I also debated putting ads in. I'm glad I didn't and I'm sure as hell the users are glad I didn't. In my opinion, ads make an app feel really low quality. Sure there are some people who are willing to pay to get rid of ads, but most people won't and I feel like for an app like InstaWifi which won't have an extremely large userbase, profits from ads are hardly worth jeopardizing the user experience. I like that InstaWifi looks clean, and that it is also free for everyone to use. If there was a paid option for more exclusive features, it would create two different class of users which would make it really difficult and confusing to understand what features can be used by the free vs. the paid version. It was not worth it either, so I decided on a donation based system even though I heard that people generally do not donate. However, it turns out to be a win-win situation for users. I get paid, and users get to support the developer and get NFC stickers as well.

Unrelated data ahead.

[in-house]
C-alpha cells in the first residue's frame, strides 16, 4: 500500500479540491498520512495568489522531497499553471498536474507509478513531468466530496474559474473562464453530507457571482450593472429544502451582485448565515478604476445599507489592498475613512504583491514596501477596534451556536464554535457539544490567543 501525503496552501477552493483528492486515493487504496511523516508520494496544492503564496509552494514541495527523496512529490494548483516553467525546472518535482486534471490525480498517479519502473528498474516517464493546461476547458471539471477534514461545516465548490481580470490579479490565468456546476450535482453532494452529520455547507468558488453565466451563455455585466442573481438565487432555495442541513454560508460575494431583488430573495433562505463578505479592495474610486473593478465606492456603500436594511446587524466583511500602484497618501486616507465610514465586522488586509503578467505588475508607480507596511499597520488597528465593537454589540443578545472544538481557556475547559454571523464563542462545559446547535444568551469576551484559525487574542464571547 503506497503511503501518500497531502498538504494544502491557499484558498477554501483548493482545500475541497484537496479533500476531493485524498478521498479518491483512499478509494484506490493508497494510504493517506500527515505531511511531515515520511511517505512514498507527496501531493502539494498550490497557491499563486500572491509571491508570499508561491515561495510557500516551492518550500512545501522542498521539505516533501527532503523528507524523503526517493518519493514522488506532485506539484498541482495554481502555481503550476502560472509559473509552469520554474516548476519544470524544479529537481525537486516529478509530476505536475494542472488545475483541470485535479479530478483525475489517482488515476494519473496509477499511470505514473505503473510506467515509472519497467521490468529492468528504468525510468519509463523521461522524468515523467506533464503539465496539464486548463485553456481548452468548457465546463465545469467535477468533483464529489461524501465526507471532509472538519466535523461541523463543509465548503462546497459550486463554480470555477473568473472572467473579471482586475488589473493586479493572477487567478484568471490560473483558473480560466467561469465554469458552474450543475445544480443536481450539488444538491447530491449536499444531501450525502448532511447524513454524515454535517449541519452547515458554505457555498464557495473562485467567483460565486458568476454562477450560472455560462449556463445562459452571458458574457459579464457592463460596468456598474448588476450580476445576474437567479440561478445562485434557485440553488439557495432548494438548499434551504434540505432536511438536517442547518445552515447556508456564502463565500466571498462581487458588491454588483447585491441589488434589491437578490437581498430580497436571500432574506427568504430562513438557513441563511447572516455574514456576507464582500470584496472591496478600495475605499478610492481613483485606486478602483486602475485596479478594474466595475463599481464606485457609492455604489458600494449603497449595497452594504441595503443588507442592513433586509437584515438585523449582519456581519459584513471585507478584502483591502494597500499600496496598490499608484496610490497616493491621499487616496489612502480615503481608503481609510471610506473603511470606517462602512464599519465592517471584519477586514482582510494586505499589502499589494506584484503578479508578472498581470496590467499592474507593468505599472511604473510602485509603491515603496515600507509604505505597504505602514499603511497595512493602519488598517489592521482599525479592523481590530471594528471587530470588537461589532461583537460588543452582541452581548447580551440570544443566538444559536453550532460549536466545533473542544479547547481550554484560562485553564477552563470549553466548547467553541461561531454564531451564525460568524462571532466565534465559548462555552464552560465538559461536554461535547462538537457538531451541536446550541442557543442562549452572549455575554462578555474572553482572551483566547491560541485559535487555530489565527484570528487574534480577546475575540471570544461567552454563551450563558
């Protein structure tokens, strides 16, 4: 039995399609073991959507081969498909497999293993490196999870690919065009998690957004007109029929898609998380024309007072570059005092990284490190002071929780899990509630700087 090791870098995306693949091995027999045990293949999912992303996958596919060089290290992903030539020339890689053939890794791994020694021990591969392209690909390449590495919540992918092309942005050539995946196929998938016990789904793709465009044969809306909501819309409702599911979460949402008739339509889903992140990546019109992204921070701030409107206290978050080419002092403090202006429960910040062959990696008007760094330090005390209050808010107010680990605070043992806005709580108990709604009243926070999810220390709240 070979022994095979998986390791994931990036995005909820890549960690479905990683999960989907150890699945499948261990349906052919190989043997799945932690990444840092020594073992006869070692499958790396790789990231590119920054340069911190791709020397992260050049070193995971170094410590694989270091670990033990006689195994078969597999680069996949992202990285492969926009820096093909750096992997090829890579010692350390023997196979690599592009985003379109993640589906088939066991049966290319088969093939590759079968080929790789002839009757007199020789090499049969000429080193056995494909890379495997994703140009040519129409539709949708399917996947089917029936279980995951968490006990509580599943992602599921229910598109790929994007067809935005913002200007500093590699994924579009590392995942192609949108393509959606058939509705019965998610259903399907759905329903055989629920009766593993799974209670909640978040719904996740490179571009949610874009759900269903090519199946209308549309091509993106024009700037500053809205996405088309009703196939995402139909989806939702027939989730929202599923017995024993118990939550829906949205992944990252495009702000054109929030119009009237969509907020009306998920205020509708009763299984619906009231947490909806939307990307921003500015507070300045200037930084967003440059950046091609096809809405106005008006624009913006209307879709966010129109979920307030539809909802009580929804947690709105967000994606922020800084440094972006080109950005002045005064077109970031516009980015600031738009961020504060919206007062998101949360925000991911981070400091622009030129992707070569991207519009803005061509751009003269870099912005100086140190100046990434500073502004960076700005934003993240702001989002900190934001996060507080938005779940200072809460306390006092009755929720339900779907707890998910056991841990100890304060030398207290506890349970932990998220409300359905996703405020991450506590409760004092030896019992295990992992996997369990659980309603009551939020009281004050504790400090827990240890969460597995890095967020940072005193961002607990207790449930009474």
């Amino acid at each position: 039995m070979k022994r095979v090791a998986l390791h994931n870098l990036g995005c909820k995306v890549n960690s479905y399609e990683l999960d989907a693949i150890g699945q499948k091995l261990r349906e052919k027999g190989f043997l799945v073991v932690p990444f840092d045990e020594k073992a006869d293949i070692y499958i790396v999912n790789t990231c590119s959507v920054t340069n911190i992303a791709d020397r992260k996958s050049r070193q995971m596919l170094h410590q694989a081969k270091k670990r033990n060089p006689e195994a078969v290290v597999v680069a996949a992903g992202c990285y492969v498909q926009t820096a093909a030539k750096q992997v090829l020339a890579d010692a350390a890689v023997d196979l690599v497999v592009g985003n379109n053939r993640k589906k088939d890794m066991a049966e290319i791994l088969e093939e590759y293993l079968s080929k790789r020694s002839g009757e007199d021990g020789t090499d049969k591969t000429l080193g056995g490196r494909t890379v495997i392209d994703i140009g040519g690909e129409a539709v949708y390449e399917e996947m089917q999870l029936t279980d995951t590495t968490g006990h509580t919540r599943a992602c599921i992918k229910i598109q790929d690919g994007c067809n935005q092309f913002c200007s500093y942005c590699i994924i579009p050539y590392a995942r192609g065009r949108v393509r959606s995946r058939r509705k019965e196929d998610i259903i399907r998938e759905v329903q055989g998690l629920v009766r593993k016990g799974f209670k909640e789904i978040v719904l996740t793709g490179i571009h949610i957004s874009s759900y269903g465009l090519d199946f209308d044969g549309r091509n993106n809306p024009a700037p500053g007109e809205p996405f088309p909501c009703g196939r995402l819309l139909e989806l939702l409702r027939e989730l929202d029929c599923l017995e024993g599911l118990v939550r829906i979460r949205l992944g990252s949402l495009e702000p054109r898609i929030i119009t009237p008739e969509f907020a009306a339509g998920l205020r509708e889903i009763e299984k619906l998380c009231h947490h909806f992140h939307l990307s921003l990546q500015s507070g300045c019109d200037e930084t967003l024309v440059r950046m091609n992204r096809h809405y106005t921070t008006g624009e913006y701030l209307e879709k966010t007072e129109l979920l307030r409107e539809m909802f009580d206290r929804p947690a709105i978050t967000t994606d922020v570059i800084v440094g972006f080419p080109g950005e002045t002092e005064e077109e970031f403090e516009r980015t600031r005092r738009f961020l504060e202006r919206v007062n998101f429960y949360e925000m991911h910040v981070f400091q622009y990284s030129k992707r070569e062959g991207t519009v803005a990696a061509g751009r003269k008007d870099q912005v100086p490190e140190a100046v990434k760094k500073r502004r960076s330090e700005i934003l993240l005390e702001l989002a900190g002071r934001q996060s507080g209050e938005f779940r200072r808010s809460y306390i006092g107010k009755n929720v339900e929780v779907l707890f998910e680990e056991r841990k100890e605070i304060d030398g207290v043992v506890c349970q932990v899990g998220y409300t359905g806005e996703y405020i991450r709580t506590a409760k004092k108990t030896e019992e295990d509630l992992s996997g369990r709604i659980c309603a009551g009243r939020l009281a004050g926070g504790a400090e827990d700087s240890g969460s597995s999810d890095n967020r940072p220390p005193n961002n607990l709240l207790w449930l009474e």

Notable Press Coverage#
Here were some of the biggest press coverages that InstaWifi has received the past two days.